What arguments have critics of American wars and interventions put forward, and what arguments do they currently employ? Thomas Jefferson, Henry Thoreau, John Calhoun, the Anti-Imperialist League, Herbert Hoover, Charles Lindbergh, Martin Luther King Jr., and Ron Paul (among others) have criticized proposals to intervene in other countries, enter wars, acquire foreign territory, and engage in a forward defense posture. Despite cogent objections, they have also generally lost the argument. Why do they lose?
This book provides answers to these questions through a survey of oppositional arguments over time, augmented by the views of contemporary critics, including those of Ron Paul, Chalmers Johnson and Noam Chomsky. Author David J. Lorenzo demonstrates how and why a significant number of arguments are dismissed as irrelevant, unpatriotic, overly pessimistic, or radically out of the mainstream. Other lines of reasoning might provide a compelling critique of wars and interventions from a wide variety of perspectives – and still lose. Evaluating oppositional arguments in detail allows the reader to understand problems likely to be faced in the context of policy discussions, to grasp important political differences and the potential for alliances among critics, and ultimately to influence decision-making and America’s place in the international power structure.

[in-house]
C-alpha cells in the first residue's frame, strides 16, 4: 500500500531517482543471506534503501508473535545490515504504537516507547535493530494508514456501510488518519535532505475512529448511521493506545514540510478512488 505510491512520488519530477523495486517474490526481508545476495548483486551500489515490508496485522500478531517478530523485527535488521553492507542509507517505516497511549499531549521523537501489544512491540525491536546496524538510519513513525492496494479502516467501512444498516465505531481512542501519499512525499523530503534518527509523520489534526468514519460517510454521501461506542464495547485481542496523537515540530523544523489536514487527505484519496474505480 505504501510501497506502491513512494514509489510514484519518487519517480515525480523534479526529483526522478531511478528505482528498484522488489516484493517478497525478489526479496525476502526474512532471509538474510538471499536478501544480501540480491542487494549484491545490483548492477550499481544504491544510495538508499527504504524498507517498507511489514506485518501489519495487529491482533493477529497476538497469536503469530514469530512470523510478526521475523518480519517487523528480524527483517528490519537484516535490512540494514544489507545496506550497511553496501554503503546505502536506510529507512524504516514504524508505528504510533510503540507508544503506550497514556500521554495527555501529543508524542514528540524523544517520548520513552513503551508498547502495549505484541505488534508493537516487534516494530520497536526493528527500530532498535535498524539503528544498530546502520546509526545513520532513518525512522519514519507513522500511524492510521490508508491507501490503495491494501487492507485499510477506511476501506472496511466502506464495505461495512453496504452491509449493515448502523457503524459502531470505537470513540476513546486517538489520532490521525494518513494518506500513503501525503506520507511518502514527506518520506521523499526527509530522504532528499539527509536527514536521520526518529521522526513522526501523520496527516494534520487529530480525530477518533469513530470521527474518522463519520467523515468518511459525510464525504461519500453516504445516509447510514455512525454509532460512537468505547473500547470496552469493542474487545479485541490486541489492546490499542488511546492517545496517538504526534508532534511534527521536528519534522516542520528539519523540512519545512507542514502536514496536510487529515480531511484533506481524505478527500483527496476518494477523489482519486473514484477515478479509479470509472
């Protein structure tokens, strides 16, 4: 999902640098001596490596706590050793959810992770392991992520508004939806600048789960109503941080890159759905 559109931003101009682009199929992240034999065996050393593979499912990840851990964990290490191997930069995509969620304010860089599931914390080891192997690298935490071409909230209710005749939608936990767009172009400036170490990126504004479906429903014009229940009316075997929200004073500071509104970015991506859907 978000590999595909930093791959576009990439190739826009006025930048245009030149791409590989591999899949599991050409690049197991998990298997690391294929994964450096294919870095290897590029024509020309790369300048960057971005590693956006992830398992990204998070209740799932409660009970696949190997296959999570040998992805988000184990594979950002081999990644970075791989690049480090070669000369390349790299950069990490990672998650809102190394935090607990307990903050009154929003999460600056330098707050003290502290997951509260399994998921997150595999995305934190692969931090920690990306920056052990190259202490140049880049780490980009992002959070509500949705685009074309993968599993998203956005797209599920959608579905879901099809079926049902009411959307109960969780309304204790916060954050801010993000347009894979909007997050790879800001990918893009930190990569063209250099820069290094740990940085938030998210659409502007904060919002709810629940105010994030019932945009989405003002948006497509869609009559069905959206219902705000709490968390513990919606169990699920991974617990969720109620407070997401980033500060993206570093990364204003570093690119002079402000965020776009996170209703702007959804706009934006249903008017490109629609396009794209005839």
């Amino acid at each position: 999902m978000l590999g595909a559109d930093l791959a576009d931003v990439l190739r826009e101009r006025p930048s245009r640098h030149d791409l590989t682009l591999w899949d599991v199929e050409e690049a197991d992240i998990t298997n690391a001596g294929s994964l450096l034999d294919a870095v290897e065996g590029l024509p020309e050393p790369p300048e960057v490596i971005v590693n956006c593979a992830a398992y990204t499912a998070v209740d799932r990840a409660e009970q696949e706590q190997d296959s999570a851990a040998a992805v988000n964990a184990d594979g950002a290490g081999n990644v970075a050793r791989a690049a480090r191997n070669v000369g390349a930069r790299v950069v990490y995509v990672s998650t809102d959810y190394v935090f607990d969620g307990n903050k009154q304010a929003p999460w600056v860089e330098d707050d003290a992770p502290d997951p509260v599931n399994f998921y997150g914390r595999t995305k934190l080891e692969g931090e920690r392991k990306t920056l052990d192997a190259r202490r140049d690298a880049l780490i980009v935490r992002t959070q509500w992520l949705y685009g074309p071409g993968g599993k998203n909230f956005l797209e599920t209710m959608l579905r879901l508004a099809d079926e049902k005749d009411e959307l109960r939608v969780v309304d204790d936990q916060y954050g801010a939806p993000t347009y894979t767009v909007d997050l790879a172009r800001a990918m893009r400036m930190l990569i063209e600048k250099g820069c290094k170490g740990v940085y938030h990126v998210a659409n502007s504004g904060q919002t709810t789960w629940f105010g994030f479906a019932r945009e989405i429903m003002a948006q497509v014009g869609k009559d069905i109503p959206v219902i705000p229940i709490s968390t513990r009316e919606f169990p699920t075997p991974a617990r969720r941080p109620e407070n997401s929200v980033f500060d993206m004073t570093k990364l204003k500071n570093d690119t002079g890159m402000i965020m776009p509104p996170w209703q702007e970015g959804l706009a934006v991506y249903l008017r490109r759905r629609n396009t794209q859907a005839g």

'There is a tendency to dismiss American arguments against war as isolationist, yet as this impressive book reveals, that view is far too simplistic. By presenting a more complex and nuanced assessment of past disputes, Debating War furthers and deepens our understanding of the diverse array of American impulses against war, as well as considering why those arguments have had limited historical success.' - Dr. Andrew Johnstone, University of Leicester, United Kingdom
'A sweeping analysis of modern and historical antiwar opposition in the United States. David Lorenzo addresses the broad variety of such criticism and raises important questions about the relative successes and failures of such critiques of U.S. foreign policy.' - Fabian Hilfrich, University of Edinborough, UK
1. Opposition to Wars and Interventions 2. From the Early Republic to the Spanish American War 3. The Great War and World War II 4.Arguments in the Cold War and Post-Cold War Eras 5. Ron Paul: The Importance of Natural Order 6. Noam Chomsky: Hegemony and Manufactured Consent 7. Chalmers Johnson: The Military Empire 8. Comparisons, Analysis and Conclusions